Green Garlic – It’s green garlic time! In fall we plant cloves (a combination of purchased seed garlic and our own saved garlic) and green garlic is just the immature form of garlic. Between now and June, they’ll form cloves and will bulb out at the bottom, but for now, they look more like little leeks. Green garlic should be kept in the refrigerator in a bag. Much like leeks, you can use the whole stalk, though some folks may find the upper green parts too tough. Save those for making broth or stock. It has a fresh, mild flavor and can be used raw or cooked. You can add green garlic to any dish you would make with cured garlic (one stalk is about equal to one large clove) or you can make something with more delicate flavors to highlight the taste of green garlic like pasta, pasta with lime, risotto, crostini with goat cheese, toast, hummus, beets, beets and greens, salad dressing, and raita being a few examples. Green garlic is excellent added to eggs or any potato dish, like mashed potatoes or soup. Green garlic can even be made into a pesto. More about green garlic here. 

Mandarin Oranges – These are Gold Nugget mandarins from our friends and neighbors at Gold Oak Ranch. They may be stored in a cool, dark spot for a few days, or even on your counter but ideally should be refrigerated to extend shelf life up to two weeks.

Red Russian Kale – A soft, tender kale with a sweet taste, perfect for any and all kale dishes. Lots of kale ideas on our website, including this soup with leeks, pasta with leeks, and polenta. Make a salad with apples and cheese or quinoa, sauté, or add to soup. Don’t discard the sweet and beautiful purple/red stems! You can add them a little earlier in the cooking process, or save them for something different, like pickles. Try this recipe for Japanese-style pickles. Store in the refrigerator in a bag.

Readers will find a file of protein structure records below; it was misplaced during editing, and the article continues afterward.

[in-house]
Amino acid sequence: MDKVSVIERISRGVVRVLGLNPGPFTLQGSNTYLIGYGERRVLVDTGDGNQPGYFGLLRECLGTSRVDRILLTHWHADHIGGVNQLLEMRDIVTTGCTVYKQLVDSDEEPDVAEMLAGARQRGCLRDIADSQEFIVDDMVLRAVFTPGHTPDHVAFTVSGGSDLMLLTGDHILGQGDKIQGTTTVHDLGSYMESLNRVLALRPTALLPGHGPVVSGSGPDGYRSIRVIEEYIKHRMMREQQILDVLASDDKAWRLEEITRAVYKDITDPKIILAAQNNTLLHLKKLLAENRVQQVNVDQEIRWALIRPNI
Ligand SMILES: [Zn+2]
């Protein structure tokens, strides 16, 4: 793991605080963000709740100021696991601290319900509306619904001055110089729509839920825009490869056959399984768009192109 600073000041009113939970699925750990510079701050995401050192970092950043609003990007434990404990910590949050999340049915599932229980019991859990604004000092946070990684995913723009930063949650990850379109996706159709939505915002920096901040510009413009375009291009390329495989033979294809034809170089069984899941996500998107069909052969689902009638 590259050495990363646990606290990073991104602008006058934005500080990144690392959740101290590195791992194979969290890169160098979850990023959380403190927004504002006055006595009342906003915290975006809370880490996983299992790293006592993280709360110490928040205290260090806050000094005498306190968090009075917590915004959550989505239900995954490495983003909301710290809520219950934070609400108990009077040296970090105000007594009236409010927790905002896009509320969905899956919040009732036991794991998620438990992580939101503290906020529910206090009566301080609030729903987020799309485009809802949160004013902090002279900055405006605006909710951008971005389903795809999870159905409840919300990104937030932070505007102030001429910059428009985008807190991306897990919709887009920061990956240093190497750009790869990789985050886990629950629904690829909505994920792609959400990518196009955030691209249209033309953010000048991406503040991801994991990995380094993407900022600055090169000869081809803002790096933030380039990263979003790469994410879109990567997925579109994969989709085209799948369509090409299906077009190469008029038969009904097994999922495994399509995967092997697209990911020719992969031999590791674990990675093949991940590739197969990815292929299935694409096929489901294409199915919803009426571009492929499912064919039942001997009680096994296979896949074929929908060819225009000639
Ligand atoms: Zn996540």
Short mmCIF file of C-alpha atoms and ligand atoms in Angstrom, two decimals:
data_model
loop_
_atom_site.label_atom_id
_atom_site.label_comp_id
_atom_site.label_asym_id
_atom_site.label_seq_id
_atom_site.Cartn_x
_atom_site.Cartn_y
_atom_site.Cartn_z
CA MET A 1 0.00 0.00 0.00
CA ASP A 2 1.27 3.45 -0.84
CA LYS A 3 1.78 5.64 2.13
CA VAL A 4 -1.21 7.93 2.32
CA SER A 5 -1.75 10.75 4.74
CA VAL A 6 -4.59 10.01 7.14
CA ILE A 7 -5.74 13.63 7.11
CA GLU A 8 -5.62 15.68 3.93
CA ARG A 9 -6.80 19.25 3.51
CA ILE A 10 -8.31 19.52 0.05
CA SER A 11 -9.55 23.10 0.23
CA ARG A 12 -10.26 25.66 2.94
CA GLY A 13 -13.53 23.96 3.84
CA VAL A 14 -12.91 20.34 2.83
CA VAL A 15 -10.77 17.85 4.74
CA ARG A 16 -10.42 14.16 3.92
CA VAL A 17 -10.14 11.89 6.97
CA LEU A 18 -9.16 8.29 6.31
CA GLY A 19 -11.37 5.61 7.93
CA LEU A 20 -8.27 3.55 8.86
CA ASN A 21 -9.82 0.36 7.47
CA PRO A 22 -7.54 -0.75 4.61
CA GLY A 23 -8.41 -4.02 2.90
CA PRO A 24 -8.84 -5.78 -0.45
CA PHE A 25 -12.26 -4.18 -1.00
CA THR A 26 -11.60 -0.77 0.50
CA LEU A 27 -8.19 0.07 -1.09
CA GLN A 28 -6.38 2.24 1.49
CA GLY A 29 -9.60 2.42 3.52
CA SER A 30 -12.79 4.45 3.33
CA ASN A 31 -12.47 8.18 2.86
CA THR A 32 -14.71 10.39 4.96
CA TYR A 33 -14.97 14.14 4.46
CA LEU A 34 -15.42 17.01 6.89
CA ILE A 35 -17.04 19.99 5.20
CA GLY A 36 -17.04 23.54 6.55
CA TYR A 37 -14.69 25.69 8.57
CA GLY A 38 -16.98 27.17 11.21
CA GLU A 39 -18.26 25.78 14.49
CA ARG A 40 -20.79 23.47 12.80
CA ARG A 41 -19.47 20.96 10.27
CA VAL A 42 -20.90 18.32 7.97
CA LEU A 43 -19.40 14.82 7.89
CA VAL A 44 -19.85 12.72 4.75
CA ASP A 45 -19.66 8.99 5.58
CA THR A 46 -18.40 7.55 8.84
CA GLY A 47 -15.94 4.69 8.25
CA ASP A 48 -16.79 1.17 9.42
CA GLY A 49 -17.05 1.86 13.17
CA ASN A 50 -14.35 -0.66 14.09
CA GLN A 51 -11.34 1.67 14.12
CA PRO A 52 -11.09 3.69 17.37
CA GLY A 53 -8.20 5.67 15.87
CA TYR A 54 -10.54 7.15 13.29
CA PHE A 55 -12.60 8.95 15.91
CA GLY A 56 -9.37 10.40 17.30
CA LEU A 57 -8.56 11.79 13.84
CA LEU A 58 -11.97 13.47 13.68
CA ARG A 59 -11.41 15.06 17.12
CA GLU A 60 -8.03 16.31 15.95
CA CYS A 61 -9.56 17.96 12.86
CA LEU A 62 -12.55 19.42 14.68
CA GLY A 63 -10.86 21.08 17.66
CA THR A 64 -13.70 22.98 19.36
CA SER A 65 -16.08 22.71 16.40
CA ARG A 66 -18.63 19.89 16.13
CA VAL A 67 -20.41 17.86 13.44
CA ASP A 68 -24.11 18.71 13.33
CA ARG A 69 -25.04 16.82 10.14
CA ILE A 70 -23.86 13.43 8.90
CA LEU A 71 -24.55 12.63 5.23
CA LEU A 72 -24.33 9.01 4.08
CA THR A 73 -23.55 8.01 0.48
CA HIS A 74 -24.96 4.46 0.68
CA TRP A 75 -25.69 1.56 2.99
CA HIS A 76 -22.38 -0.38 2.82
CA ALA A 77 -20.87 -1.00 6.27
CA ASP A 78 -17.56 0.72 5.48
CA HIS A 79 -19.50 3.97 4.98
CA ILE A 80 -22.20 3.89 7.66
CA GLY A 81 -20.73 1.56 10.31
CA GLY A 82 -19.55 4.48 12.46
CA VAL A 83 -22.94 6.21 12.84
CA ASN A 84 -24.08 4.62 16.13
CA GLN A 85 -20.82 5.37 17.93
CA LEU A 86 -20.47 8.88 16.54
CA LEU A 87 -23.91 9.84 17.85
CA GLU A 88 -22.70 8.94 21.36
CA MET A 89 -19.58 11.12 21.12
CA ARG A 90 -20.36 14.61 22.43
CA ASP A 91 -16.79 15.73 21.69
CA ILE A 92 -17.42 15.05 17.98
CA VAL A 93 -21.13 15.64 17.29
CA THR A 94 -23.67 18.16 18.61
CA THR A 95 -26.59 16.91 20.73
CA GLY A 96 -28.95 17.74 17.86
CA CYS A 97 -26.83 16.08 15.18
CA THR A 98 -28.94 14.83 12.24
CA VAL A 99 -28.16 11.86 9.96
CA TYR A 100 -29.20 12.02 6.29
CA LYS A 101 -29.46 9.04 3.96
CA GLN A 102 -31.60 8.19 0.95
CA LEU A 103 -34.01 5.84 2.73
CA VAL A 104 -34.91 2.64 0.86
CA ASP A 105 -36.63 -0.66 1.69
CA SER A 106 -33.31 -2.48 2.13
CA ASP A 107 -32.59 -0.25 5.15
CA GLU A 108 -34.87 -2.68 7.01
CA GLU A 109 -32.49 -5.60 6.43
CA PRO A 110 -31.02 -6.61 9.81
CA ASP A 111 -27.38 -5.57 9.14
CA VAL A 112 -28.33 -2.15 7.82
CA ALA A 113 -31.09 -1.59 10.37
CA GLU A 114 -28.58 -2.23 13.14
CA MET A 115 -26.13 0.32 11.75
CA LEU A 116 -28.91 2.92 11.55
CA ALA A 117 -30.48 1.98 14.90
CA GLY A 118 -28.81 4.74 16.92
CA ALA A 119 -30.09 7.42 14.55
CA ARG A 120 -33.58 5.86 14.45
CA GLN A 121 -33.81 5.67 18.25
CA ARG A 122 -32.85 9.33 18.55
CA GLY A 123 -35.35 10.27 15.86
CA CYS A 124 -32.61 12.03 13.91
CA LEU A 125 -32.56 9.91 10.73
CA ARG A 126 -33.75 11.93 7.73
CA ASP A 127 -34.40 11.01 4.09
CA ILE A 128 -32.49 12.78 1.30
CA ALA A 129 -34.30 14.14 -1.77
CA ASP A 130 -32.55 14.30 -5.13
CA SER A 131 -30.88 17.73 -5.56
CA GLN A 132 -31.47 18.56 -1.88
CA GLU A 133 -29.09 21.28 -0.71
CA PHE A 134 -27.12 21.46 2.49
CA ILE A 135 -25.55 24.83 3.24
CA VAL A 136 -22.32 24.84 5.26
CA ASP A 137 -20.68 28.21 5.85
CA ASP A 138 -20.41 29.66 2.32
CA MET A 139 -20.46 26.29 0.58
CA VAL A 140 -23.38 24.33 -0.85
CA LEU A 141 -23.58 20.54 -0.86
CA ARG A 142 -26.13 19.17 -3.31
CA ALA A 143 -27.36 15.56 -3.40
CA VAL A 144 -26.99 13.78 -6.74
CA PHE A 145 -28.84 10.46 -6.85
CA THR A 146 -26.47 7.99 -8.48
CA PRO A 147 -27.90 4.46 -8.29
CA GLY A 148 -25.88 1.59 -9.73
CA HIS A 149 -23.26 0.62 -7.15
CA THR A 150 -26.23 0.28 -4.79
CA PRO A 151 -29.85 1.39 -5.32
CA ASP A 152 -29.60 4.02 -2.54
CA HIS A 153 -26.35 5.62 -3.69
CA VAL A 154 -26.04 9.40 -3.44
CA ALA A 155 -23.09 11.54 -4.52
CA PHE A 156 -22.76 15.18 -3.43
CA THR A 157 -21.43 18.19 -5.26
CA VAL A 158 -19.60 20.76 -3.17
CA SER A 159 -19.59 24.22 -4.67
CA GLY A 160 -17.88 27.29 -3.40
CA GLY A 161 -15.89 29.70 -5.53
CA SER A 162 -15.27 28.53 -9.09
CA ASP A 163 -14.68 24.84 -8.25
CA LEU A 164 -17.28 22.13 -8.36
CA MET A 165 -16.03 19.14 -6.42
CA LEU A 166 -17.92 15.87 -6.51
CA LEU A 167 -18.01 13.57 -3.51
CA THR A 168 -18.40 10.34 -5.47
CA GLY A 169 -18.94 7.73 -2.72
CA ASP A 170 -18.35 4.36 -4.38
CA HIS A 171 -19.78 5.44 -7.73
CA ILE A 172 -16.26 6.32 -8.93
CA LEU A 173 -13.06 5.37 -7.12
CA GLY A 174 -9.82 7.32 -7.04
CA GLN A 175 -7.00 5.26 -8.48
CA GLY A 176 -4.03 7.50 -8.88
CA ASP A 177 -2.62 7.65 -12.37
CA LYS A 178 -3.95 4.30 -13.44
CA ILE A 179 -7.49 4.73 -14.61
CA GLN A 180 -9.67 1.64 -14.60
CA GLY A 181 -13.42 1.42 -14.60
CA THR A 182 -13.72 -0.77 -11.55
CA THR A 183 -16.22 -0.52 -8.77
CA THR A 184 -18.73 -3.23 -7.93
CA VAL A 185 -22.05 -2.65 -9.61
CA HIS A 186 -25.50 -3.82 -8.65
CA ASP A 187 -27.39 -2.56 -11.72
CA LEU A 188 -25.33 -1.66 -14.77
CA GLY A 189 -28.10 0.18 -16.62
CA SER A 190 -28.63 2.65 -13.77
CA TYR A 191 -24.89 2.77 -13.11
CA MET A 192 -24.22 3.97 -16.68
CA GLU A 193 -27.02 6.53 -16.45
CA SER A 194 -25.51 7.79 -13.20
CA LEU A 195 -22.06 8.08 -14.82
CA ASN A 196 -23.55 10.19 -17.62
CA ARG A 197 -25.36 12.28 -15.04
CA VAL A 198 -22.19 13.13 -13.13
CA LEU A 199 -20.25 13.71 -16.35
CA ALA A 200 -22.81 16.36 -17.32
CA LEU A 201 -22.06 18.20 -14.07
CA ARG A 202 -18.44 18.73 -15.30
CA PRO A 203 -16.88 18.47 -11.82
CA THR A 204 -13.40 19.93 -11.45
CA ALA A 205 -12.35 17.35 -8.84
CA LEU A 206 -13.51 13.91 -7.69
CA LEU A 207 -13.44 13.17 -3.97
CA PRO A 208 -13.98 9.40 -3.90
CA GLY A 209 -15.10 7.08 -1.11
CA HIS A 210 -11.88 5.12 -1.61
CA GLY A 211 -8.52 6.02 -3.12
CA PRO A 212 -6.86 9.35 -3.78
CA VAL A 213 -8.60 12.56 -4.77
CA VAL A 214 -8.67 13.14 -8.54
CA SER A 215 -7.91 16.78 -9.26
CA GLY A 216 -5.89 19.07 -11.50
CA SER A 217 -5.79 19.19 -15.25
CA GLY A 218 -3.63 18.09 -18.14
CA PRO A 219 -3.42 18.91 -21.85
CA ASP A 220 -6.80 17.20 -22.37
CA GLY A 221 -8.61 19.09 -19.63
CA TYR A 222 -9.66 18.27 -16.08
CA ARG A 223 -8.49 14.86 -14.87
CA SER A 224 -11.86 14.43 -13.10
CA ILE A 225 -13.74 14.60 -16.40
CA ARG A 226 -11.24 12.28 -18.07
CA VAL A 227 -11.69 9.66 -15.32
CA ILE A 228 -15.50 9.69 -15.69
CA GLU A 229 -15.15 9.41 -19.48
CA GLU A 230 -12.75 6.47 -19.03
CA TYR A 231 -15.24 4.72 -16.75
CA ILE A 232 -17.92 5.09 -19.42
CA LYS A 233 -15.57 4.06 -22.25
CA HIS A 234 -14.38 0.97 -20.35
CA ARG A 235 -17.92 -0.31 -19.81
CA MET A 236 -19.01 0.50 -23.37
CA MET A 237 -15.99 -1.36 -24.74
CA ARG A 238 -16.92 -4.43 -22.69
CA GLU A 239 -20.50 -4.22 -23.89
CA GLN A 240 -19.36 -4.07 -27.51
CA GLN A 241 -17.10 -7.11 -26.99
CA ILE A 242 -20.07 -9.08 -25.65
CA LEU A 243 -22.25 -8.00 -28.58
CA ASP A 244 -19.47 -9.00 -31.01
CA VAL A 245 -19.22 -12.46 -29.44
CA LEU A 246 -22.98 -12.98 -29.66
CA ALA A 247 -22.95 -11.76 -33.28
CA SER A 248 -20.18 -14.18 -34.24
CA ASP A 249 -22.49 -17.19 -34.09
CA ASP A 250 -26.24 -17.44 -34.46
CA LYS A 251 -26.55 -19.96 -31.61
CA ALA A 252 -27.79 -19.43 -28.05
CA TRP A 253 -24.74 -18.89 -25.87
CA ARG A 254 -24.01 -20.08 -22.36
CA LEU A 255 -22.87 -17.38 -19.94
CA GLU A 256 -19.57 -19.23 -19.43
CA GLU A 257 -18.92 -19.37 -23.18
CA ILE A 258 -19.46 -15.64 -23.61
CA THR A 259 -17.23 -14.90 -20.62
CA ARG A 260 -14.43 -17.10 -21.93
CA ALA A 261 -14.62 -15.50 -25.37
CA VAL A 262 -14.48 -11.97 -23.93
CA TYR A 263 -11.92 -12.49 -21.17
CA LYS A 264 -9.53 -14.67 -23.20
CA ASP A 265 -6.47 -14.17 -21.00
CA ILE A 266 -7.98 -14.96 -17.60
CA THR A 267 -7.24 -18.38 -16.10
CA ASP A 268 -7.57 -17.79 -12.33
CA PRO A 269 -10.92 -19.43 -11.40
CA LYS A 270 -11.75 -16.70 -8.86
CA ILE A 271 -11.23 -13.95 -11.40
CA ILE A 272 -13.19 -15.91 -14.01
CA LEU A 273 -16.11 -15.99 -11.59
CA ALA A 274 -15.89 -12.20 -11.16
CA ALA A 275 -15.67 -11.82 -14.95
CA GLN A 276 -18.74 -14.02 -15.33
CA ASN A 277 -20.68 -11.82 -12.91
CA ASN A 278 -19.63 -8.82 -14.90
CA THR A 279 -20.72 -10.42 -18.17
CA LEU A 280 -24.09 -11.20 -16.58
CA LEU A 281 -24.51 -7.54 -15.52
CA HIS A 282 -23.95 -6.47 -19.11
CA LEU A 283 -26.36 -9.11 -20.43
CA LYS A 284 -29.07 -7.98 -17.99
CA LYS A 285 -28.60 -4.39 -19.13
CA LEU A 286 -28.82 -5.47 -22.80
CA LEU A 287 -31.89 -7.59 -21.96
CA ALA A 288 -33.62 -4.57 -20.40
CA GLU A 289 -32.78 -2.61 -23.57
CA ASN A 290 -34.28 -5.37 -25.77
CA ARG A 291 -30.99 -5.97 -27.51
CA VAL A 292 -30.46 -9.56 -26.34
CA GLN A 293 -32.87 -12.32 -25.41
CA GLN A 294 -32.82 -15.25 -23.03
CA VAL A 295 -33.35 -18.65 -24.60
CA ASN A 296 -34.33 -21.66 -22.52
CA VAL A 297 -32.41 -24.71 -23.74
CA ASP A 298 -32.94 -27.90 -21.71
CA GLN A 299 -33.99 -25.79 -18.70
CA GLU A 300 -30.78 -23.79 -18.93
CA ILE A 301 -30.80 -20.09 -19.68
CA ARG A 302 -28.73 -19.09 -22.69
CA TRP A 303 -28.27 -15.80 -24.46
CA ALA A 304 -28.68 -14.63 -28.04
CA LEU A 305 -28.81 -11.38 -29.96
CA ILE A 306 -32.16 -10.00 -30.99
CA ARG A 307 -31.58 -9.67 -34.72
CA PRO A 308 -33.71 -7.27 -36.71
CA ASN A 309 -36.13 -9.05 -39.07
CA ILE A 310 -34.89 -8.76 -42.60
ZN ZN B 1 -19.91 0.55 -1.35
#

*Click on produce above for Recipes

Veggie Tips

Carrots – separate the roots from the greens before storing them in the refrigerator to help them stay crunchy and crisp. If they do get a little limp, you can revive them by putting them in water, even for just five minutes. Carrots make an excellent snack or check out the recipes on our website for other ideas. Give your carrot greens a try! They can be used in a broth, pesto (which you can enjoy with the roots) chimichurri, or soup. 

Chard – Chard, like most hearty greens, is incredibly versatile. Chard makes a good pair with potatoes, and is excellent sautéed on its own or blanched. Some people like eating it raw too – like in a slaw.  It’s perfect for soups and stews and other hearty fare, like curried lentils or a gratin. Make sure not to discard the stems, as some recipes will tell you to do, they’re the most flavorful part of the plant, and it has a great texture. You can make something separate with the stems, like pickles or lentil soup, or just chop into small pieces and add a little sooner to your dish when cooking. Store in the refrigerator in a bag. We’ve got several good recipes on our website, and you can swap out chard for any recipe that calls for kale, beet greens, or even spinach (just cook it longer) or collards (just cook it less). Additional ideas here and here.

Leeks – False alarm last week when we said it was the last week of leeks. This is the last week. Be sure to rinse well, or put cut leeks in a bowl of water to remove the dirt and grit that can get stuck between the leaves (more cutting and cooking advice here). People often don’t cook with the tougher green tops but don’t discard. You can roast, braise, save for veggie stock or make leek oil to drizzle over soups, stews, bread, or roasted veggies! One of our site host roasts his to make leek chips (like kale chips). He said “I bake my leek tops at 275˚F, as you do with kale chips. I’ve experimented with a few different ‘dressings’, like you might do with kale chips. They were all good! My blends included olive oil and salt with:

– lemon juice, turmeric, garlic powder

– garlic powder & smoked paprika

– tamari, nutritional yeast”